Defusing bombs can be very difficult when there are no clues how to do it.
At least the early one (left) is recognisable as one as opposed to the alien schematic (right).

Another necessary mechanic that will leave you pulling your hair out is jumping. It works in much of the same way as attacking with a hold of control in tandem with the arrow keys. It's incredibly imprecise as it is but the nice-looking backgrounds are again a hindrance for the few areas that require it. Some areas are so ill-defined you have no guarantee where you'll land. It's so bad that I rage quitted at one section in the Temple area where you have to jump across some moving platforms. Not good, but I can't deny the one time I managed it was one hell of a celebration.

All of these issues are condensed not in the later levels, but in the very first. Located on the streets of New York, it's a brief approximation of the events that open the film. It's not long before you encounter both a  fist and gunfight which immediately dampen any exitement you may have had. And all of this is on a hidden time limit on it too. Not only do you have to get used to the controls, but also figure out there's a bomb in the building and how to defuse it. There's no timer or mention of the bomb before playing so it's an unwanted surprise for first-time players. Later on, you'll have to figure out that kicking down doors and dumpsters is an unsignalled requirement. There's also some jumping over rooftops too, but lining yourself up correctly is hit or miss - and misses mean death.

You first play as Will Smith's James Edwards before he's recruited as a man in black. After that, the game jumps ahead of the movie where you can choose between three agents; J (Will Smith), K (Tommy Lee Jones) and L (Linda Fiorentino). They all play exactly the same, with only their voice actors and lines of dialogue changing. No one agent is any better at fighting, shooting or jumping than the others. A missed trick in my opinion.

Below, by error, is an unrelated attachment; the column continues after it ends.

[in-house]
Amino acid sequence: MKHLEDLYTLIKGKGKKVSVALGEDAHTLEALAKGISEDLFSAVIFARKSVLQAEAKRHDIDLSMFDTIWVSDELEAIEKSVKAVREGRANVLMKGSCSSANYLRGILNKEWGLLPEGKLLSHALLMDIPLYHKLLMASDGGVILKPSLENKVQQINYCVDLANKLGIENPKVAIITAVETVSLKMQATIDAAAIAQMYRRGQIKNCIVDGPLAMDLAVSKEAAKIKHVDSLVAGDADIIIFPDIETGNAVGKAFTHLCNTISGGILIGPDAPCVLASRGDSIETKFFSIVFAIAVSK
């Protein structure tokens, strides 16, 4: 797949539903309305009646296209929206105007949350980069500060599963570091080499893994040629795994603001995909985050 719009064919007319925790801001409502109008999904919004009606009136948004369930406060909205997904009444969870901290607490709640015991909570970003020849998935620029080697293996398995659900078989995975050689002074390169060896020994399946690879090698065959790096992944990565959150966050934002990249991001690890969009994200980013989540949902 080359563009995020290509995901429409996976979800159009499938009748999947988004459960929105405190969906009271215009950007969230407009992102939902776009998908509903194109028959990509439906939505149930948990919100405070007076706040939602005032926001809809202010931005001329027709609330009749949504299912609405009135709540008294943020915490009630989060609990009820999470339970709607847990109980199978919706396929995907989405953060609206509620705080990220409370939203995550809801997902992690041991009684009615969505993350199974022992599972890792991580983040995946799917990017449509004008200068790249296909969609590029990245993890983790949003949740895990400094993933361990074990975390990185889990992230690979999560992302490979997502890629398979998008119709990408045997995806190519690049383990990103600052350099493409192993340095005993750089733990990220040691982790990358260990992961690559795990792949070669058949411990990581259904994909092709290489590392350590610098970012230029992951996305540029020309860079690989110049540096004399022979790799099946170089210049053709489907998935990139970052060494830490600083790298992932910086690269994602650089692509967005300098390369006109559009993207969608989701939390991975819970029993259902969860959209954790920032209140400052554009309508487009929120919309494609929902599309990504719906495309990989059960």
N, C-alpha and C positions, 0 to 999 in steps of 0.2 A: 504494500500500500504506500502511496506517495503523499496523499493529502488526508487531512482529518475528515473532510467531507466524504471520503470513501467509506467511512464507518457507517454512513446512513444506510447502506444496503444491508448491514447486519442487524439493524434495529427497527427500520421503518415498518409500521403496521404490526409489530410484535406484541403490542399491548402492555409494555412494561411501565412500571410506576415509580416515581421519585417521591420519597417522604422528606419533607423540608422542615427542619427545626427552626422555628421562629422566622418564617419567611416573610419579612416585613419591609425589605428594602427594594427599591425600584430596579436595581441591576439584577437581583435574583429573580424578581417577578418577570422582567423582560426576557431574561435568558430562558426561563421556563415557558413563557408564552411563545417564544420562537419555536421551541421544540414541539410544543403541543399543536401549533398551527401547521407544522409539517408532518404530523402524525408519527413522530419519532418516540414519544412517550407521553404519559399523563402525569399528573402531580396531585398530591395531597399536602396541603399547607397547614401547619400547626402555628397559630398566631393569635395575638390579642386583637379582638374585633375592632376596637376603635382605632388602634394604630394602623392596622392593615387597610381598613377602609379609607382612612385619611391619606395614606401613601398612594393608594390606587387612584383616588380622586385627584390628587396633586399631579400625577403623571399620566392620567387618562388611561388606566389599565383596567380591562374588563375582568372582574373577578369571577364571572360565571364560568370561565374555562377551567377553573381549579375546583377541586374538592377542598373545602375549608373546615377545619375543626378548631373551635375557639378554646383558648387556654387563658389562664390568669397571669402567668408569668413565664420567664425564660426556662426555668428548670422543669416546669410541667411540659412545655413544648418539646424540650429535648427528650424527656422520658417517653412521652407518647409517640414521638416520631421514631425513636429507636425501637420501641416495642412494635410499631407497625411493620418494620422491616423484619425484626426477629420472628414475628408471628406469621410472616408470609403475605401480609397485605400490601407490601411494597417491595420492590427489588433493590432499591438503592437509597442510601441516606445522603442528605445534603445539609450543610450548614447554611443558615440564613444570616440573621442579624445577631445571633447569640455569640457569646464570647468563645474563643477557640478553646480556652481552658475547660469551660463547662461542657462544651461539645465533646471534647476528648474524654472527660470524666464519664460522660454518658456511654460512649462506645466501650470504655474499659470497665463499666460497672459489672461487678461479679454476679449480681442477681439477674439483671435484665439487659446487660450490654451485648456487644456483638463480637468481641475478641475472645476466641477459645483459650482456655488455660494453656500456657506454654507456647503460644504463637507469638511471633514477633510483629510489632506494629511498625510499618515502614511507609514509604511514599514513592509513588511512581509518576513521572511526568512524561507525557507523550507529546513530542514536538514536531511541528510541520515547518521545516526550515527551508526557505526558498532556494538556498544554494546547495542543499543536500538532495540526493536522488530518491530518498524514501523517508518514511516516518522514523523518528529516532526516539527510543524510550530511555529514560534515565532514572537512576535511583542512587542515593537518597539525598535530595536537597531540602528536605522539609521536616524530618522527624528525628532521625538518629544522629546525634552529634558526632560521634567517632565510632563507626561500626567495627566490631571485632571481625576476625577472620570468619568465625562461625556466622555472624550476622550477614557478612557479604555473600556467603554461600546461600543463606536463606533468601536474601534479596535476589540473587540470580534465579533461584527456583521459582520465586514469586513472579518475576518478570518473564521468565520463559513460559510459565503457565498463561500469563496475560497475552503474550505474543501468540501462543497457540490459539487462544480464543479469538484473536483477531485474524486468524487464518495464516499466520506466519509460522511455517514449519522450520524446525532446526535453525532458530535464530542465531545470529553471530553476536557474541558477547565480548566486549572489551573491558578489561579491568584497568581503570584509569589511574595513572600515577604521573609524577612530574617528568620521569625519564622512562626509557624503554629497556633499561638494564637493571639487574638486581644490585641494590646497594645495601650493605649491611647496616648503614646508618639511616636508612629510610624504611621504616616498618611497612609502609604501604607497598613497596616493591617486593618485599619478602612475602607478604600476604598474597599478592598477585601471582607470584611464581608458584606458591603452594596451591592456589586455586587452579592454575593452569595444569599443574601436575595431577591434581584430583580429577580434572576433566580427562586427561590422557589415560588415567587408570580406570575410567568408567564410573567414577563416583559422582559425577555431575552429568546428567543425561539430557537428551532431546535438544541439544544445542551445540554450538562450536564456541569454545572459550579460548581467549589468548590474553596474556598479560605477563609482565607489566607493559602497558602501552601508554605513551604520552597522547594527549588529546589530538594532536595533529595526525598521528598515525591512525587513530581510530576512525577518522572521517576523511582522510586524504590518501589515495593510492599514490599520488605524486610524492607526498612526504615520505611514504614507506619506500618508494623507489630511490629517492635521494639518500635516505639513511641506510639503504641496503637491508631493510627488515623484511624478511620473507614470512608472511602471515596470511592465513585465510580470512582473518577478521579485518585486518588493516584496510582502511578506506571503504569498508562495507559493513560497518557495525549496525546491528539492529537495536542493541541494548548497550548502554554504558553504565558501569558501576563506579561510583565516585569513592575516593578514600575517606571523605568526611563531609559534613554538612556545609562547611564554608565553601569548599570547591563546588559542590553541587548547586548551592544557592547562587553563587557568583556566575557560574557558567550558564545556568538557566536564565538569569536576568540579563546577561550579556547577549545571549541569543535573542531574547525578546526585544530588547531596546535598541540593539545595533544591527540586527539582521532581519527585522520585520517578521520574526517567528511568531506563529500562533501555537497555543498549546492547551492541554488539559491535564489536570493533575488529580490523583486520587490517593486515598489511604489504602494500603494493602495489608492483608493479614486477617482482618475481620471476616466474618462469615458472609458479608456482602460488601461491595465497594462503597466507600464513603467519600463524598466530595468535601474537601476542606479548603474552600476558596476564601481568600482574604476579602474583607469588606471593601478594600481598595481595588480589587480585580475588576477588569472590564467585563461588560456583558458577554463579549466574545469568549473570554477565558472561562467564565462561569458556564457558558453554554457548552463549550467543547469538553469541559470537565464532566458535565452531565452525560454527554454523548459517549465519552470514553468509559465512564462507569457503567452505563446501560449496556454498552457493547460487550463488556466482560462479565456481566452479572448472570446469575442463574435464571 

Newbies won't know that you can kick down the side of the dumpster (left).
One of the safer examples of jumping in the game (right)

Perhaps it was the tight deadline to coincide with the movie's VHS release that hampered certain elements. Surely, if it had enough time for playtesting such lapses in gameplay could've been ironed out. As it is the game does feel a little rushed. Not only do the mechanics feel undercooked, it's also a very short game for an action adventure. Each level will take up a half hour of your time at most. The story is inconsistently told with the mission-briefings and cutsceners expressed in a static Lichtenstein-like comic-book fashion. There are very few in-game scenes and they mostly seem incongruous to the overall plot - a missing agent in Antarctica, a Chubacabra sighting in the Amazon etc. Considering the rich source material of both the movie and the original comic book, the bumbled plotting is disappointing.

When I first played the demo, I didn't play enough to get past the bomb. When I first played the full version, I got annoyed and didn't get past the bomb. With the help of a walkthrough (and the promise of a review), I pushed past it and found an incredibly uneven game with some nice ideas that were sadly bungled. If you're intrigued by what the game has to offer, you may get something out of it. I very much doubt it will ever be considered anyone's favourite though.

To download the game, follow the link below. This exclusive installer uses PCem running Windows '95. Press Ctrl-Alt-PgDown to toggle fullscreen. Press Ctrl-End or middle mouse button to release the mouse. Manual included. Tested on Windows 10.

IMPORTANT - Remember to shut down the emulated version of Windows before exiting PCem. This could potentially result in errors, lost saves and corrupt data. Close the program only when it is safe to do so.